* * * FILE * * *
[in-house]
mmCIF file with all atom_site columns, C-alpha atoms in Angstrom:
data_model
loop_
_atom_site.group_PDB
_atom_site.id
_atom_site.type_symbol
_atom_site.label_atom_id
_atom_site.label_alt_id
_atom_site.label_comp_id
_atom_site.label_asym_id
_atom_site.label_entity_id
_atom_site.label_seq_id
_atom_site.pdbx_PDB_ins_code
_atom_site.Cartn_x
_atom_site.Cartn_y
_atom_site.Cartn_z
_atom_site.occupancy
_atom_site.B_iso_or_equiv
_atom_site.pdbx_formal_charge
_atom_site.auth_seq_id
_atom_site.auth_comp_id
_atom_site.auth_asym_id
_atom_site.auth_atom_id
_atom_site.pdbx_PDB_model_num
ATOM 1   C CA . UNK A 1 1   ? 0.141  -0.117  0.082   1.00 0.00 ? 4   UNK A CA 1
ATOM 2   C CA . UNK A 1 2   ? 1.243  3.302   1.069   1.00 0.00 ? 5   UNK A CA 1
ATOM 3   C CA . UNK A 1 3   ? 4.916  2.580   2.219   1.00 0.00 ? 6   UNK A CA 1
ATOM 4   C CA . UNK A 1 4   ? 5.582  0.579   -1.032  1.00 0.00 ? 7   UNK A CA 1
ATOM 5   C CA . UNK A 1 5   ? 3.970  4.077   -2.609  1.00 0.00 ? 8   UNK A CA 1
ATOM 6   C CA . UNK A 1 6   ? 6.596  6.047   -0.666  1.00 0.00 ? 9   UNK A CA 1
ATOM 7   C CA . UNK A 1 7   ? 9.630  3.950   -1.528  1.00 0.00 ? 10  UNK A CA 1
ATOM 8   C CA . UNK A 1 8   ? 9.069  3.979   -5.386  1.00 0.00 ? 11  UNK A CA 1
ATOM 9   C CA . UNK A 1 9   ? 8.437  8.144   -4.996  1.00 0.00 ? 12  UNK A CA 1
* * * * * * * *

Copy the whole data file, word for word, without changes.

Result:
[in-house]
mmCIF file with all atom_site columns, C-alpha atoms in Angstrom:
data_model
loop_
_atom_site.group_PDB
_atom_site.id
_atom_site.type_symbol
_atom_site.label_atom_id
_atom_site.label_alt_id
_atom_site.label_comp_id
_atom_site.label_asym_id
_atom_site.label_entity_id
_atom_site.label_seq_id
_atom_site.pdbx_PDB_ins_code
_atom_site.Cartn_x
_atom_site.Cartn_y
_atom_site.Cartn_z
_atom_site.occupancy
_atom_site.B_iso_or_equiv
_atom_site.pdbx_formal_charge
_atom_site.auth_seq_id
_atom_site.auth_comp_id
_atom_site.auth_asym_id
_atom_site.auth_atom_id
_atom_site.pdbx_PDB_model_num
ATOM 1   C CA . UNK A 1 1   ? 0.141  -0.117  0.082   1.00 0.00 ? 4   UNK A CA 1
ATOM 2   C CA . UNK A 1 2   ? 1.243  3.302   1.069   1.00 0.00 ? 5   UNK A CA 1
ATOM 3   C CA . UNK A 1 3   ? 4.916  2.580   2.219   1.00 0.00 ? 6   UNK A CA 1
ATOM 4   C CA . UNK A 1 4   ? 5.582  0.579   -1.032  1.00 0.00 ? 7   UNK A CA 1
ATOM 5   C CA . UNK A 1 5   ? 3.970  4.077   -2.609  1.00 0.00 ? 8   UNK A CA 1
ATOM 6   C CA . UNK A 1 6   ? 6.596  6.047   -0.666  1.00 0.00 ? 9   UNK A CA 1
ATOM 7   C CA . UNK A 1 7   ? 9.630  3.950   -1.528  1.00 0.00 ? 10  UNK A CA 1
ATOM 8   C CA . UNK A 1 8   ? 9.069  3.979   -5.386  1.00 0.00 ? 11  UNK A CA 1
ATOM 9   C CA . UNK A 1 9   ? 8.437  8.144   -4.996  1.00 0.00 ? 12  UNK A CA 1